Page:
As a trans woman operating within the upper echelons of the music industry, SOPHIE’s transness was by far the least exceptional thing about SOPHIE. In a social environment where trans people are rarely allowed to speak on subjects beyond our genders, relegated to serving a media machine that treats us as consumable outliers to be picked apart and vilified, SOPHIE was able to sidestep the circus of trans media representation. SOPHIE was building a bold new vision of the future, a whole new world of limitless possibility for trans people. SOPHIE embodied a future where trans people could be celebrated for our accomplishments and brilliance, not because or in spite of our trans identity. Like the transformative processes used in the creation of SOPHIE’s completely unique sound, SOPHIE sculpted a synthesised utopian future for the trans community.

“Transnation”

SOPHIE’S passing has felt like an immense blow to trans people. Not just for the loss of a pioneering artist and trans woman but for the loss of the future SOPHIE was inviting us to take part in. SOPHIE’s art placed trans people in the centre of sparkly utopian reality of transformative self compassion and fluidity. The loss of that future feels incredibly painful during such a bleak and isolating present. With the loss of nightlife spaces, dance floors where we can share experiences and escapist fantasies through music, it becomes all the more clear how vital these moments of blissful freedom are to trans folk. It’s a reminder of the unrelenting and uncompromising joy SOPHIE offered in tracks like Immaterial. I can not describe how much I want  to play Immaterial in a club again.  To see the euphoria in a crowd jumping and shrieking along to an anthem for limitless, sugar coated liminality.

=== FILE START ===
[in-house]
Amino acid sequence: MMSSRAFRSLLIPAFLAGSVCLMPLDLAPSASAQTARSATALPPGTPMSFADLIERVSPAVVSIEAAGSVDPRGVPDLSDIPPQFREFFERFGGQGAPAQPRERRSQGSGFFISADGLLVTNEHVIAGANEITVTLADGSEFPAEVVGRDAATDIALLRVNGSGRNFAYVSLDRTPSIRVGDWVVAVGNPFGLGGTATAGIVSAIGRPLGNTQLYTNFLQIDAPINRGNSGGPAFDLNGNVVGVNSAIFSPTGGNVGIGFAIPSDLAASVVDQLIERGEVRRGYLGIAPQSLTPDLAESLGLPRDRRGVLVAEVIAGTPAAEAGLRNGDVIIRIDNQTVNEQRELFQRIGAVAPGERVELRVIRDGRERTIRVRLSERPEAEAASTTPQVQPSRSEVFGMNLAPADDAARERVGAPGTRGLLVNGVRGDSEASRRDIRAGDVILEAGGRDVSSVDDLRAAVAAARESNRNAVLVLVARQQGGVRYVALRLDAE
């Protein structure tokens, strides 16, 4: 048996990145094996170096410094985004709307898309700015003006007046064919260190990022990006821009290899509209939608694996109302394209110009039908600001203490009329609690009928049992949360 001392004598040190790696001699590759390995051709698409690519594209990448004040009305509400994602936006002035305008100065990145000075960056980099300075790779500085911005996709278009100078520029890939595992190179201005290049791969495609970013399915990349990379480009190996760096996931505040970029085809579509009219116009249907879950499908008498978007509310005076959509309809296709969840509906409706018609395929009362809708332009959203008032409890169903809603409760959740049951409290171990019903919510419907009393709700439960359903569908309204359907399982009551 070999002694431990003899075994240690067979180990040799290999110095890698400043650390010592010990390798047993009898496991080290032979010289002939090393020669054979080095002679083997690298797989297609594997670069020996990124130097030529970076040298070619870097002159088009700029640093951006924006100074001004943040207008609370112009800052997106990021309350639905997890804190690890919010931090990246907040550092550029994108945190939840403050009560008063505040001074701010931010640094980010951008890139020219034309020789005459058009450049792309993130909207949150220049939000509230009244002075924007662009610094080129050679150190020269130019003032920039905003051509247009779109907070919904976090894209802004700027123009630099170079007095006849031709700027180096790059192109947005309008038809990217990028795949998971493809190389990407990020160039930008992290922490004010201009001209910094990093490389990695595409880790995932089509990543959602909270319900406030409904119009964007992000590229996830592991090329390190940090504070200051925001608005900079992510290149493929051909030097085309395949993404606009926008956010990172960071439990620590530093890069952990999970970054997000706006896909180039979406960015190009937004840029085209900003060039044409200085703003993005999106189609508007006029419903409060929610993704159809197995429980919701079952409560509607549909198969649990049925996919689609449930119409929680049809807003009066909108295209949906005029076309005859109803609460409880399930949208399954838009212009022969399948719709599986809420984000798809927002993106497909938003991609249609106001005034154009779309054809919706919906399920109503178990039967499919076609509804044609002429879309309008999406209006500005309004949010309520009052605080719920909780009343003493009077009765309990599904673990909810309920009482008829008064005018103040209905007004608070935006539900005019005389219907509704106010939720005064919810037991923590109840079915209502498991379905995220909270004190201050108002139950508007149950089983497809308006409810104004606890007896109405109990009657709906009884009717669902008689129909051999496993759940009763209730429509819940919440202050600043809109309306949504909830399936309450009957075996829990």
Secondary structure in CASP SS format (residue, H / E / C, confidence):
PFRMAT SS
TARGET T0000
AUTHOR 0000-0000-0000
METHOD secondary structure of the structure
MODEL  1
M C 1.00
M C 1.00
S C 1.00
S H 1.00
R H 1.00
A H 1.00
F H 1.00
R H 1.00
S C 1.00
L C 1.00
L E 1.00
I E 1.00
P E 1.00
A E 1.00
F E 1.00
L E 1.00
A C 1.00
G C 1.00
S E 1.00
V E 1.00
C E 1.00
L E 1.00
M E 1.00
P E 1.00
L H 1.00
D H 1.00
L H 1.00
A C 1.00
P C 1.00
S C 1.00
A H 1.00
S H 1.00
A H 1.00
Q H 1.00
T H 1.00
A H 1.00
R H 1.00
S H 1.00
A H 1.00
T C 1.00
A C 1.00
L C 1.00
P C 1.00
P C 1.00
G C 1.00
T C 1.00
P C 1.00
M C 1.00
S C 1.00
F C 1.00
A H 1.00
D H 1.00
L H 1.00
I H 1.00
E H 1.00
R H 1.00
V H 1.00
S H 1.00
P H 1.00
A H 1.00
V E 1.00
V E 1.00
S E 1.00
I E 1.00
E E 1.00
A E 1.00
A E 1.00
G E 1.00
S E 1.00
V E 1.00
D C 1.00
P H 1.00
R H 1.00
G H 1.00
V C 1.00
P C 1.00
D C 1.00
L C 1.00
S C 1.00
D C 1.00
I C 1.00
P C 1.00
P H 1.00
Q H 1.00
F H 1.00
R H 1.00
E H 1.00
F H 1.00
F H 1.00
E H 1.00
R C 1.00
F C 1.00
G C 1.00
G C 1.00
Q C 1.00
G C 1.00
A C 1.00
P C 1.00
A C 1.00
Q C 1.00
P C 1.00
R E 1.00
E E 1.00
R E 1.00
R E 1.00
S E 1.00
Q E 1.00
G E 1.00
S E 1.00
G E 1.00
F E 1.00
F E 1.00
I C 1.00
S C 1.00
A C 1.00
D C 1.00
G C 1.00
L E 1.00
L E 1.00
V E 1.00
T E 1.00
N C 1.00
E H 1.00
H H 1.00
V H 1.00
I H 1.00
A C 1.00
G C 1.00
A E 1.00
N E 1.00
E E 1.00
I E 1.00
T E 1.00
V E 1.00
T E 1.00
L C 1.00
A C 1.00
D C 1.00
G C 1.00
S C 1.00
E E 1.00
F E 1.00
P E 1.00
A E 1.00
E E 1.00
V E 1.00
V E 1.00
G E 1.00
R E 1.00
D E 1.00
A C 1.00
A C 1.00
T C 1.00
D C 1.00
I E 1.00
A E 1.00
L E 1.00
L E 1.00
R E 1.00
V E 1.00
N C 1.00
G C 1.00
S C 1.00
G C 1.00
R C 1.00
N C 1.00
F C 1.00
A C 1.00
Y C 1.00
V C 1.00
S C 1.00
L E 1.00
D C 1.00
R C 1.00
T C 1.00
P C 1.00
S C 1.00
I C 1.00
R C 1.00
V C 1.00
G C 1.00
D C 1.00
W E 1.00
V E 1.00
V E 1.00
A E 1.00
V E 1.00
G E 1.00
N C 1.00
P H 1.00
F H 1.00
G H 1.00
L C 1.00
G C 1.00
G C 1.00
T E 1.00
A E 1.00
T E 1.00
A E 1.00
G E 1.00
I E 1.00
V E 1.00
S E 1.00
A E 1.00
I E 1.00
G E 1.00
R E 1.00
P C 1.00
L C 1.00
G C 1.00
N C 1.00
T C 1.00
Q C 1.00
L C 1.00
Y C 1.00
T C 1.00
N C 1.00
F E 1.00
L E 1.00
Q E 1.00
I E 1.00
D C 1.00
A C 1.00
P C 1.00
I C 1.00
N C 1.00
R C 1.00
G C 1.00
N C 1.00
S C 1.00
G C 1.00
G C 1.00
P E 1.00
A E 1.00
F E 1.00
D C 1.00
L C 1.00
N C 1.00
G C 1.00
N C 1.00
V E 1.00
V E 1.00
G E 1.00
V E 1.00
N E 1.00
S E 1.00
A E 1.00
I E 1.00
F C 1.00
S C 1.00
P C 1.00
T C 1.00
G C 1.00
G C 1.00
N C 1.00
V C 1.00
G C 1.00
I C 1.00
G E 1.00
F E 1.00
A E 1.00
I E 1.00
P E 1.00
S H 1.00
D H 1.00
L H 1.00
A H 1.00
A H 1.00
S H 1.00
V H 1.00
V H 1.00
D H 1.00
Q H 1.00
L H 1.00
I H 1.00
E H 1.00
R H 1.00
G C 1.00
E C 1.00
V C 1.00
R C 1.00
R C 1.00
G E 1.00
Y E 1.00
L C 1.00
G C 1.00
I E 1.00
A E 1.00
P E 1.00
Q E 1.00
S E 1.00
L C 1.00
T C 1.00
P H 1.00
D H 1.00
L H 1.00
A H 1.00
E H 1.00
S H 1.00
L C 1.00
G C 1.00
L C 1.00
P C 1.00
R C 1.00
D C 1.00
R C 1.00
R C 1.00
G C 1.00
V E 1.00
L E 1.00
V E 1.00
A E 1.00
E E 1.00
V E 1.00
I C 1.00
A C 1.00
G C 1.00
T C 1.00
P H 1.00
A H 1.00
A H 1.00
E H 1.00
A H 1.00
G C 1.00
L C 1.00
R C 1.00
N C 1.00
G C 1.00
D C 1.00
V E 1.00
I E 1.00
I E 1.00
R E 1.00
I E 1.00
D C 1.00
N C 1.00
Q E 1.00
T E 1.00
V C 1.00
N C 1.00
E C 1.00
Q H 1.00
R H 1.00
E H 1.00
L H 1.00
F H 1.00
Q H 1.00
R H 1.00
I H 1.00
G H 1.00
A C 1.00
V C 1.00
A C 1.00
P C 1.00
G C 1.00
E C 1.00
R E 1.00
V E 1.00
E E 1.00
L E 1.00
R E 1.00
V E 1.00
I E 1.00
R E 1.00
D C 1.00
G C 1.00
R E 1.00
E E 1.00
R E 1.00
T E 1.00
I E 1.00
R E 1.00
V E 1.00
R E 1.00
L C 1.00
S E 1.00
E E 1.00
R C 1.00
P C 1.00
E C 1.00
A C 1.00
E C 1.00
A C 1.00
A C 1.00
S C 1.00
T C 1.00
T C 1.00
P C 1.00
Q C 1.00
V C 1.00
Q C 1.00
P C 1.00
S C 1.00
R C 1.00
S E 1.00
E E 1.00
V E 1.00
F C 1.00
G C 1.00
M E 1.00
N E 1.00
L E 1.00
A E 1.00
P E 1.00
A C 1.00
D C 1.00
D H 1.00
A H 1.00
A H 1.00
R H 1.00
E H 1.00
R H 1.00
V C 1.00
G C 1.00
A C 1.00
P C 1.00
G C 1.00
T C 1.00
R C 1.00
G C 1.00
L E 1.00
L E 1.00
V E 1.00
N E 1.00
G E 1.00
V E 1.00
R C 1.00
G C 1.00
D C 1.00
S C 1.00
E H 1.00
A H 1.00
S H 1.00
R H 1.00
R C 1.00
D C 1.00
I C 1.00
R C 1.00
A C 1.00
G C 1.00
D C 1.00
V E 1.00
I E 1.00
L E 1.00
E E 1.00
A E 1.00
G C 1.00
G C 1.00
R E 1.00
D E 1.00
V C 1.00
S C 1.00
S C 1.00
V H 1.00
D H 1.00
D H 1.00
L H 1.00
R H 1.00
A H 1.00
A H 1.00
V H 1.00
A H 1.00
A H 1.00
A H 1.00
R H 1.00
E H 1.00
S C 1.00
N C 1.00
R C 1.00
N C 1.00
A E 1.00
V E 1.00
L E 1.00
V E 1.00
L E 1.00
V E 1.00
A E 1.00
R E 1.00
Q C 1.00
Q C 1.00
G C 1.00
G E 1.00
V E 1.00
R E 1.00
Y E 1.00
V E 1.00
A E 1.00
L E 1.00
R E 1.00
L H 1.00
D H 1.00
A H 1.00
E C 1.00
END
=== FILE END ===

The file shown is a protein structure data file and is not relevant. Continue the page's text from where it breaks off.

SOPHIE laid the blueprint for a radical reimagining of the world, with trans people at its epicentre as vanguards of the future. A future of making and unmaking in a slick and shimmering process of fully automated luxury transformation. From It’s Okay to Cry to Whole New World, SOPHIE framed a trans future that exists in the communion between trans people. It is the “you I’d never seen before”, looking “into your eyes” to see a whole new world for trans people. This is the future SOPHIE opened a door to.

Like God, the future is Trans. Thank you SOPHIE, for reducing us to nothingness. X

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Whole New World: SOPHIE’s Legacy